The work of Hong Kong's 16 trade offices overseas and on the mainland, which cost more than HK$485 million a year, will come under scrutiny this Tuesday for the first time since the new administration took power.
The director of each office will be in Hong Kong this week to face the Legislative Council's 16-member panel on commerce and industry and talk about their staff's achievements over the past 12 months.
Typically, the meeting is held every June, but the meeting was pushed back to November because of September's Legco election.
Each trade office has submitted annual reports which detail their work but there are no concrete dollar figures that measure how much business each office brings to Hong Kong.
Instead, their work is measured by the number of meetings they attend, events they organise or attend and press releases they write. There are 11 overseas economic and trade offices managed by the Commerce and Economic Development Bureau: Brussels (17 staff); Geneva (15); Berlin (4); London (18); New York (14); San Francisco (15); Washington (18); Singapore (11); Sydney (11); Tokyo (13); and Toronto (10).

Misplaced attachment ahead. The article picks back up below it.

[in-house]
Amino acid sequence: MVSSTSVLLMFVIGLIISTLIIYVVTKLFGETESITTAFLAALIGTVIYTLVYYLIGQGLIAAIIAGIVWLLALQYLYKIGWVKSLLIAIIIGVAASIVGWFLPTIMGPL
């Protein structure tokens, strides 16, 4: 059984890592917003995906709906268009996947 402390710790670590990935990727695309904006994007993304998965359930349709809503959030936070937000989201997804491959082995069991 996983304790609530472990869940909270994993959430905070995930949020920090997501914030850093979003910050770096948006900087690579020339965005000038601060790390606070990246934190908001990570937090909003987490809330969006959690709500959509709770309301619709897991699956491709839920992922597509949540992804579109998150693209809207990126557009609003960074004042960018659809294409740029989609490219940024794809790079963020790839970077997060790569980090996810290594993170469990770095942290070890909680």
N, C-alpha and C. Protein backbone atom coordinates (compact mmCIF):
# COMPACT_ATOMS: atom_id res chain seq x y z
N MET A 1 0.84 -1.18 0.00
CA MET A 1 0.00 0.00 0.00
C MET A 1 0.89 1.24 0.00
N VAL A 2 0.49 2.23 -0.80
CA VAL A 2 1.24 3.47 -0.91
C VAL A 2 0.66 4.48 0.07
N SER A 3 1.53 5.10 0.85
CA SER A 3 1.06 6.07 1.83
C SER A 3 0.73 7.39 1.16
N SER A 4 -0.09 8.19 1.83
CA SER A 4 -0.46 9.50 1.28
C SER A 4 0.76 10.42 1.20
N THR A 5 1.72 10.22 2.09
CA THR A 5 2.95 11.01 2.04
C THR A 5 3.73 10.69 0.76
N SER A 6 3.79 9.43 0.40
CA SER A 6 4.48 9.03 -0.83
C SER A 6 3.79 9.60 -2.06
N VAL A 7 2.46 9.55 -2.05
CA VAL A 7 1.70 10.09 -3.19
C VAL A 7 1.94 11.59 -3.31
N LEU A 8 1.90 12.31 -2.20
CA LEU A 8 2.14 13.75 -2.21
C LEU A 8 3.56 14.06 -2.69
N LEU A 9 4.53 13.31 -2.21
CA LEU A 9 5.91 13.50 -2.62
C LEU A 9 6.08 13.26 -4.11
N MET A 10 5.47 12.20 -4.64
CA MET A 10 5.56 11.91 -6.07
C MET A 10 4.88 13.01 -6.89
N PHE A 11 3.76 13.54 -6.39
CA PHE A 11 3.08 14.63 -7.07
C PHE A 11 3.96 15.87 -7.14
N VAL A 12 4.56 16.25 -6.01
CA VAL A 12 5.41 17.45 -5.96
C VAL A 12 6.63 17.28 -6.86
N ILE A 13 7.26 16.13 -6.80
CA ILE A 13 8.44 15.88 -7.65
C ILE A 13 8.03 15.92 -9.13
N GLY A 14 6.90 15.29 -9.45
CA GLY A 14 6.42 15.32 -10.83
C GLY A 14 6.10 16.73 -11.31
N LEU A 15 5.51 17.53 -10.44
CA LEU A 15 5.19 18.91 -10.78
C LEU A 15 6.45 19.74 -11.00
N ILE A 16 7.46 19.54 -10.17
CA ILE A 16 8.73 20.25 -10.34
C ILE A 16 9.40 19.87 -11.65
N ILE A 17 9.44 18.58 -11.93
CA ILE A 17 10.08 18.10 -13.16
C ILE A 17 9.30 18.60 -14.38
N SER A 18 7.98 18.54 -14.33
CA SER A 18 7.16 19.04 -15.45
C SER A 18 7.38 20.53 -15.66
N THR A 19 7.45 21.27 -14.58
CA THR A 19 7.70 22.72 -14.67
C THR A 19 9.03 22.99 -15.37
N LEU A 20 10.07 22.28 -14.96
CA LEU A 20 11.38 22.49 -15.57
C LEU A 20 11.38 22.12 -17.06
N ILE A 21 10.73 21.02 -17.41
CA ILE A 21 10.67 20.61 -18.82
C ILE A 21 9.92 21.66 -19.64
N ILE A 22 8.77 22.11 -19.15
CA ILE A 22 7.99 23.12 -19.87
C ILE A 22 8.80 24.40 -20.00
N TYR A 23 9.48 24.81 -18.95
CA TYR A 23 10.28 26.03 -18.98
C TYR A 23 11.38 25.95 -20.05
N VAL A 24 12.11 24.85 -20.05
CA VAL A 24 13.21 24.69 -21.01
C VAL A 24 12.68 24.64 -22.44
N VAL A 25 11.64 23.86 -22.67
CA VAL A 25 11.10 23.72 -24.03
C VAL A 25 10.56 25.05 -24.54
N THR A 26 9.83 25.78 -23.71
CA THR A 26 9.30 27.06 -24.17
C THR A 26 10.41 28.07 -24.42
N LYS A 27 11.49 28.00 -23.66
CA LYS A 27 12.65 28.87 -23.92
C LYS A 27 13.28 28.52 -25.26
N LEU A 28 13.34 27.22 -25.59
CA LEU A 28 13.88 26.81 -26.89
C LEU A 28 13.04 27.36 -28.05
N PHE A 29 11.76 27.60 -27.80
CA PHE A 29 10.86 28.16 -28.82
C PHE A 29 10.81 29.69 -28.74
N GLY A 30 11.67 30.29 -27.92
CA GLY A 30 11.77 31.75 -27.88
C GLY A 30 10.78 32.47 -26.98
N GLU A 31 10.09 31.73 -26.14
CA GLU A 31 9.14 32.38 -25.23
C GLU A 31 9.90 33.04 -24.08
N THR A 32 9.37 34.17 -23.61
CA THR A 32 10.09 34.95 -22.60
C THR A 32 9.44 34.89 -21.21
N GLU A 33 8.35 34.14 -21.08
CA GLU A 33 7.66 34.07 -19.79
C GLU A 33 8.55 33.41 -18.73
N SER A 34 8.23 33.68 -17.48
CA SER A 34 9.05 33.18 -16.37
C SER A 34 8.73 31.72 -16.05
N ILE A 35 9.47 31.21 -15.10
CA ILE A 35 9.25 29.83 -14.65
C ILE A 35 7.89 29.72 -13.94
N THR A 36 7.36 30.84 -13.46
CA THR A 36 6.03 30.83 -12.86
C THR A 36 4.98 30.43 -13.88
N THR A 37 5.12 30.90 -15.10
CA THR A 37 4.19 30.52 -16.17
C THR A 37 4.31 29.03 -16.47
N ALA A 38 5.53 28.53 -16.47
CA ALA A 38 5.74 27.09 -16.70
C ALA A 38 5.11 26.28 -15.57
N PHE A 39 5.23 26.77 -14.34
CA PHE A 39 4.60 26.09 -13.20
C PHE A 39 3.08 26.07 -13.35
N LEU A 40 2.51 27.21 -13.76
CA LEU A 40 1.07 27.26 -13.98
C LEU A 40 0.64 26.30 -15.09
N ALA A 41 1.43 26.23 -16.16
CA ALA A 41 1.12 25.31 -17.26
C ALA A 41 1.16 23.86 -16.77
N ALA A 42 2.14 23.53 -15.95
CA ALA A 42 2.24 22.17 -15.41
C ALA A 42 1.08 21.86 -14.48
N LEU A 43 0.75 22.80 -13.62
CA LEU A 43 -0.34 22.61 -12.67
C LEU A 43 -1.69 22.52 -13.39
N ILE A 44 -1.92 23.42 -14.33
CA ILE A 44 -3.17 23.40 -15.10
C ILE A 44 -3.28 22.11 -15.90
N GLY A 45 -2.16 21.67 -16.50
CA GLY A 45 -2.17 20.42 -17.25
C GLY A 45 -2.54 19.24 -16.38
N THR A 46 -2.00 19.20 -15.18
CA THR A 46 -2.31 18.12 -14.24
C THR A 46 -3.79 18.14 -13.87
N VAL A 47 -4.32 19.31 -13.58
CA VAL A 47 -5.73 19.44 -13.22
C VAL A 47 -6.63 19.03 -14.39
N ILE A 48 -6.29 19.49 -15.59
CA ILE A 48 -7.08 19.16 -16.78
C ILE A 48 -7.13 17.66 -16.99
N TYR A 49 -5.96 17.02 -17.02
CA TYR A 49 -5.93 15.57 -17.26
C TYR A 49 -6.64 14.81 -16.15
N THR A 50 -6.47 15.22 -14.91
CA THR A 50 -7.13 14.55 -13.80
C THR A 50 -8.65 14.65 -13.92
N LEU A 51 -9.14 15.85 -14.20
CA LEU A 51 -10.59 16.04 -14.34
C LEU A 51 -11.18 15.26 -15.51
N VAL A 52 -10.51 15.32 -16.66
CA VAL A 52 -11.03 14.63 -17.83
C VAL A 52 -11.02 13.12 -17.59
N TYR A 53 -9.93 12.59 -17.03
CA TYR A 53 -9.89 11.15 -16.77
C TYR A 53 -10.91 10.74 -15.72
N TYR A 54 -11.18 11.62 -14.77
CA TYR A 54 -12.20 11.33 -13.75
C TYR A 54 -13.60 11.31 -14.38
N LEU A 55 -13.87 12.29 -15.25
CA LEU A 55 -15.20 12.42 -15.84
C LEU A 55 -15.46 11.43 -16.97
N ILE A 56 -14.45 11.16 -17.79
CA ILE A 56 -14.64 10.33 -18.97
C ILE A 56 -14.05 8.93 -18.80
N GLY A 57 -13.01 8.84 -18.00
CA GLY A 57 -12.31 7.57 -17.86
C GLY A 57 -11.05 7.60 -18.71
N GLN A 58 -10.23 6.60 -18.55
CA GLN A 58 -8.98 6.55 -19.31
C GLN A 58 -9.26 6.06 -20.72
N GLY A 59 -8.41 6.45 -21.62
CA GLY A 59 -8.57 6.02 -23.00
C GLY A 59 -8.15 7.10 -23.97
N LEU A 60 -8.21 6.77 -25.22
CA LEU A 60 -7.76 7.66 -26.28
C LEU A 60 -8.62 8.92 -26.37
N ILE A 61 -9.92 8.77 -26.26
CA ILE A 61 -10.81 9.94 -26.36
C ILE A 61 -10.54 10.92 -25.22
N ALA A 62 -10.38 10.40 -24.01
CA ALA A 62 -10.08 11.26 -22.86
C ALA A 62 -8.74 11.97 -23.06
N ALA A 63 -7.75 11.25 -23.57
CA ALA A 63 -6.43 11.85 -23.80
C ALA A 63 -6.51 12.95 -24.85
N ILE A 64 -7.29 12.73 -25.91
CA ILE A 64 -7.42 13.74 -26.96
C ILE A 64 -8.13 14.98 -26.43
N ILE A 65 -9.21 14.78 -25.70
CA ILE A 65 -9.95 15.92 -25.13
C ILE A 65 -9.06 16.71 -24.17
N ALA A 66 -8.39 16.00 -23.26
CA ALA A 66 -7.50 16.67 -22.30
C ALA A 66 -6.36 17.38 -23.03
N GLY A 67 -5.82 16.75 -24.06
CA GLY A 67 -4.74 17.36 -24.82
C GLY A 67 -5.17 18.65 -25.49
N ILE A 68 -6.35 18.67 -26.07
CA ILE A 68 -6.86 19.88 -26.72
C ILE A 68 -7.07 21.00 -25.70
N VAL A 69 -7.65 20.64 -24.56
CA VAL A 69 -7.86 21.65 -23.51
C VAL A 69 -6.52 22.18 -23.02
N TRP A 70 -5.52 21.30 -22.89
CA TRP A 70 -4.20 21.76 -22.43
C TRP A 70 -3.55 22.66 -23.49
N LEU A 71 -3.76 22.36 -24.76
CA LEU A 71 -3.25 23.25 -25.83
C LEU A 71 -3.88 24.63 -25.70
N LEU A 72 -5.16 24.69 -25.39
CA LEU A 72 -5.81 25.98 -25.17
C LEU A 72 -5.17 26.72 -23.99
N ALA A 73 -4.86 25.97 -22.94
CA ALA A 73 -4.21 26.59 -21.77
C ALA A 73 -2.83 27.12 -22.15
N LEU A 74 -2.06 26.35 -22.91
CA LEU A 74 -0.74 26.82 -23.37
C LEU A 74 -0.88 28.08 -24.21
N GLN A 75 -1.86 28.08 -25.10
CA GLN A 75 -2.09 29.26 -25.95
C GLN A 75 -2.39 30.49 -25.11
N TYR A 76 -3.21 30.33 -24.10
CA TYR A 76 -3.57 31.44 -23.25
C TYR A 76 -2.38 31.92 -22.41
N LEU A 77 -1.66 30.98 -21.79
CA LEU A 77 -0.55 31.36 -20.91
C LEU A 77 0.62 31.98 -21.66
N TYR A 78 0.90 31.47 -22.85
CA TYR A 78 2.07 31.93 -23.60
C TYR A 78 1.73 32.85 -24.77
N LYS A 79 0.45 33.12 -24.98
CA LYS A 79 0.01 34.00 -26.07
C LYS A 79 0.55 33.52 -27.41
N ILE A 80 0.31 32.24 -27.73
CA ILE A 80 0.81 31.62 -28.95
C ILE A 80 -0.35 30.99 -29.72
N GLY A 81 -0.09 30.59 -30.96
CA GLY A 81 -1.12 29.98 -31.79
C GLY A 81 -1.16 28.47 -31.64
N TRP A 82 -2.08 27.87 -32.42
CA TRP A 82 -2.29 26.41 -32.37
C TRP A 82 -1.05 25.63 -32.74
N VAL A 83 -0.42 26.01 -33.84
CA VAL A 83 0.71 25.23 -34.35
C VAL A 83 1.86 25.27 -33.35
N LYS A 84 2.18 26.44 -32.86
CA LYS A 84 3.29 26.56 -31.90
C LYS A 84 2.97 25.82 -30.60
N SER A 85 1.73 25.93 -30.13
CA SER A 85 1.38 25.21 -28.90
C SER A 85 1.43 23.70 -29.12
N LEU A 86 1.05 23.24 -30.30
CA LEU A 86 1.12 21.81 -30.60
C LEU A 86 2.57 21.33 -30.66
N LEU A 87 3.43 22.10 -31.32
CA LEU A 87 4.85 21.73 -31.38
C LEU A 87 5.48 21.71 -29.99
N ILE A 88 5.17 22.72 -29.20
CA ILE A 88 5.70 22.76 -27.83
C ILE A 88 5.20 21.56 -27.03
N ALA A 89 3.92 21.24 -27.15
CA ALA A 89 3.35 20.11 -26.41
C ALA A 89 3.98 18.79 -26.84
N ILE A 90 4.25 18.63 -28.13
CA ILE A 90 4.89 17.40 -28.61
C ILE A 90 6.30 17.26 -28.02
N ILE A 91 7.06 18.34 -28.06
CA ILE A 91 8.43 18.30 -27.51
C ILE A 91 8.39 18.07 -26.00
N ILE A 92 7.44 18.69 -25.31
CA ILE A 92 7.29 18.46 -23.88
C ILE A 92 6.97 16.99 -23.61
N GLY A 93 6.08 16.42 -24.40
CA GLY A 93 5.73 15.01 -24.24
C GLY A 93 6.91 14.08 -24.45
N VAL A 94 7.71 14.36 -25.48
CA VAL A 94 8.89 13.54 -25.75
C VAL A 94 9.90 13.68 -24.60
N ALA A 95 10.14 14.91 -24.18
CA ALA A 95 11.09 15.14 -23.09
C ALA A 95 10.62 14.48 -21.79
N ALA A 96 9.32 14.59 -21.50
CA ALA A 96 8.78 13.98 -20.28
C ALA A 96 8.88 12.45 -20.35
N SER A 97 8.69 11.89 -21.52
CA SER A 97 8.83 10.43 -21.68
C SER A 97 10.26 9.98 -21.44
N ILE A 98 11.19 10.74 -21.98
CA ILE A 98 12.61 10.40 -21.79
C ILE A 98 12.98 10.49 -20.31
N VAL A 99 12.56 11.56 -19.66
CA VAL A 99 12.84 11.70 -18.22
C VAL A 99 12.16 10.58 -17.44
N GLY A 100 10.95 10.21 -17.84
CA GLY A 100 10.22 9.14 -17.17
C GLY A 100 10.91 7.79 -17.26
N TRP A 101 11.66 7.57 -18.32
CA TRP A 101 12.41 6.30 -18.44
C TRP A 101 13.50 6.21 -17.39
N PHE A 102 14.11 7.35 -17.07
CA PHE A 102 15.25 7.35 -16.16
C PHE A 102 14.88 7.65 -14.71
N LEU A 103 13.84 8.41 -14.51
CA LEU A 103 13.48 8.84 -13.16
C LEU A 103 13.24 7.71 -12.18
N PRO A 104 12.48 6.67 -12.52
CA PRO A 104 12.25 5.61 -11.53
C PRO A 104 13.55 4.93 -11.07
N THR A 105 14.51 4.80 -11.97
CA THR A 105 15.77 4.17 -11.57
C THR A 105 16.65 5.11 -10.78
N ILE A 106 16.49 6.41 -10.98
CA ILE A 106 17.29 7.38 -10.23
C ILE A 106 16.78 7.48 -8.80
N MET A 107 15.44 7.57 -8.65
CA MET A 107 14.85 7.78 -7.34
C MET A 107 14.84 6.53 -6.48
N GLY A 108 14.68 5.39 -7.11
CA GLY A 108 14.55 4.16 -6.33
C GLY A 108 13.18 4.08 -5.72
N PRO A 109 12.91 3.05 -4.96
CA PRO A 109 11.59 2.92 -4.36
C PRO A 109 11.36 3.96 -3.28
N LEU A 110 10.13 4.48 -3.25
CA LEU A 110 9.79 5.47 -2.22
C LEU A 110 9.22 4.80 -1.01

On the mainland, the offices in Beijing (16 staff), Shanghai (6), Chengdu (8) and Guangdong (15) are managed by the Constitutional and Mainland Affairs Bureau. A new office in Taiwan (15 staff) opened last December and is also managed by this bureau.
It has been confirmed that a fifth office is slated to open soon in the centre of the mainland.
The commerce bureau said the non-mainland trade offices would continue to remain relevant despite the mainland opening its trading doors and potentially reducing Hong Kong's role as a gateway.
The bureau said the offices promoted Hong Kong as a reliable trading partner and regional hub giving access to other Asian economies. A spokeswoman for the mainland trade offices said that with the "increasingly close co-operation and relations" between the mainland and Hong Kong, the offices would still be needed.
At last year's annual meeting, the industrial sector lawmaker Lam Tai-fai raised concerns about the budget of the mainland trade offices.
Panel chairman Vincent Fang Kang of the Liberal Party refused to answers questions about the annual reports, saying the report and meeting were routine matters.